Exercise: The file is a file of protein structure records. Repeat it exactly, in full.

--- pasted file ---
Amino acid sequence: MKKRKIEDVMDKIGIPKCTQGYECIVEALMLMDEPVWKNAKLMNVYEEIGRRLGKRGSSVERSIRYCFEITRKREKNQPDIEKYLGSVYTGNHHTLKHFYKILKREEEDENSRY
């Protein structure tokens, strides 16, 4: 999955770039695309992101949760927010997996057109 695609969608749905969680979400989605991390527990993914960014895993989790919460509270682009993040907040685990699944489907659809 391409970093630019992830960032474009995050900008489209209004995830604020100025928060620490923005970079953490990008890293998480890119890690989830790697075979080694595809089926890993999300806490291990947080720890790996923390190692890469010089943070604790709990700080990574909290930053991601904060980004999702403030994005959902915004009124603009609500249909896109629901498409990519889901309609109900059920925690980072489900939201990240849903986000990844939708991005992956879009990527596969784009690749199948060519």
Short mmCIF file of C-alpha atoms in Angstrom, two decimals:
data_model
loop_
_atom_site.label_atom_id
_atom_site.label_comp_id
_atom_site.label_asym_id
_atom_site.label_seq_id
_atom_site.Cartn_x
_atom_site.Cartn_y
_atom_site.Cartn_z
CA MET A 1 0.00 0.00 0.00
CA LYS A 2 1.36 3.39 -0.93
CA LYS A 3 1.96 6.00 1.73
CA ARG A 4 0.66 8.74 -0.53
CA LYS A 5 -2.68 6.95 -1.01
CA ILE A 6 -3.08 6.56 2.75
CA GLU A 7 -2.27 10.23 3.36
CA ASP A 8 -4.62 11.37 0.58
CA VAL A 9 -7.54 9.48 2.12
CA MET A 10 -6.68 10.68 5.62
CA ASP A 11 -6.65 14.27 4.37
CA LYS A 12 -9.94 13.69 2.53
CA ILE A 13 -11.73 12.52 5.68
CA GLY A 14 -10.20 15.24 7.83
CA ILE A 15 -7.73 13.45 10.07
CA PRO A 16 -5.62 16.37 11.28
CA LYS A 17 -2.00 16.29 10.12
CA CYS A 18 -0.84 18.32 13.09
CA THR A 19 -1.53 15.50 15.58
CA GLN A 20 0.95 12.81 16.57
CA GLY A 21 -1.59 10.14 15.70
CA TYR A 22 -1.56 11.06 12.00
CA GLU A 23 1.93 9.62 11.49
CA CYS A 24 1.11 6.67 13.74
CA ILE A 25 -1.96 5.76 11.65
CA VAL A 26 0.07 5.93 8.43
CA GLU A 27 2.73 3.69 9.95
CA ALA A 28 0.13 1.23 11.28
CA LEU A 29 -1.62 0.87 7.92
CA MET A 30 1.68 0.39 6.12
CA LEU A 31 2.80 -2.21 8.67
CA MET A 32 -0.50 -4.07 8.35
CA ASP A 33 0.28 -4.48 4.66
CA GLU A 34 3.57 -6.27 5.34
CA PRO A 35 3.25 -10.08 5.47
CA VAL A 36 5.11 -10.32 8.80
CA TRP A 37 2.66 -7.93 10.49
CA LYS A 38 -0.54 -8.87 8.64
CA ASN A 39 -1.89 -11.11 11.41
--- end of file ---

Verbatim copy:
Amino acid sequence: MKKRKIEDVMDKIGIPKCTQGYECIVEALMLMDEPVWKNAKLMNVYEEIGRRLGKRGSSVERSIRYCFEITRKREKNQPDIEKYLGSVYTGNHHTLKHFYKILKREEEDENSRY
């Protein structure tokens, strides 16, 4: 999955770039695309992101949760927010997996057109 695609969608749905969680979400989605991390527990993914960014895993989790919460509270682009993040907040685990699944489907659809 391409970093630019992830960032474009995050900008489209209004995830604020100025928060620490923005970079953490990008890293998480890119890690989830790697075979080694595809089926890993999300806490291990947080720890790996923390190692890469010089943070604790709990700080990574909290930053991601904060980004999702403030994005959902915004009124603009609500249909896109629901498409990519889901309609109900059920925690980072489900939201990240849903986000990844939708991005992956879009990527596969784009690749199948060519």
Short mmCIF file of C-alpha atoms in Angstrom, two decimals:
data_model
loop_
_atom_site.label_atom_id
_atom_site.label_comp_id
_atom_site.label_asym_id
_atom_site.label_seq_id
_atom_site.Cartn_x
_atom_site.Cartn_y
_atom_site.Cartn_z
CA MET A 1 0.00 0.00 0.00
CA LYS A 2 1.36 3.39 -0.93
CA LYS A 3 1.96 6.00 1.73
CA ARG A 4 0.66 8.74 -0.53
CA LYS A 5 -2.68 6.95 -1.01
CA ILE A 6 -3.08 6.56 2.75
CA GLU A 7 -2.27 10.23 3.36
CA ASP A 8 -4.62 11.37 0.58
CA VAL A 9 -7.54 9.48 2.12
CA MET A 10 -6.68 10.68 5.62
CA ASP A 11 -6.65 14.27 4.37
CA LYS A 12 -9.94 13.69 2.53
CA ILE A 13 -11.73 12.52 5.68
CA GLY A 14 -10.20 15.24 7.83
CA ILE A 15 -7.73 13.45 10.07
CA PRO A 16 -5.62 16.37 11.28
CA LYS A 17 -2.00 16.29 10.12
CA CYS A 18 -0.84 18.32 13.09
CA THR A 19 -1.53 15.50 15.58
CA GLN A 20 0.95 12.81 16.57
CA GLY A 21 -1.59 10.14 15.70
CA TYR A 22 -1.56 11.06 12.00
CA GLU A 23 1.93 9.62 11.49
CA CYS A 24 1.11 6.67 13.74
CA ILE A 25 -1.96 5.76 11.65
CA VAL A 26 0.07 5.93 8.43
CA GLU A 27 2.73 3.69 9.95
CA ALA A 28 0.13 1.23 11.28
CA LEU A 29 -1.62 0.87 7.92
CA MET A 30 1.68 0.39 6.12
CA LEU A 31 2.80 -2.21 8.67
CA MET A 32 -0.50 -4.07 8.35
CA ASP A 33 0.28 -4.48 4.66
CA GLU A 34 3.57 -6.27 5.34
CA PRO A 35 3.25 -10.08 5.47
CA VAL A 36 5.11 -10.32 8.80
CA TRP A 37 2.66 -7.93 10.49
CA LYS A 38 -0.54 -8.87 8.64
CA ASN A 39 -1.89 -11.11 11.41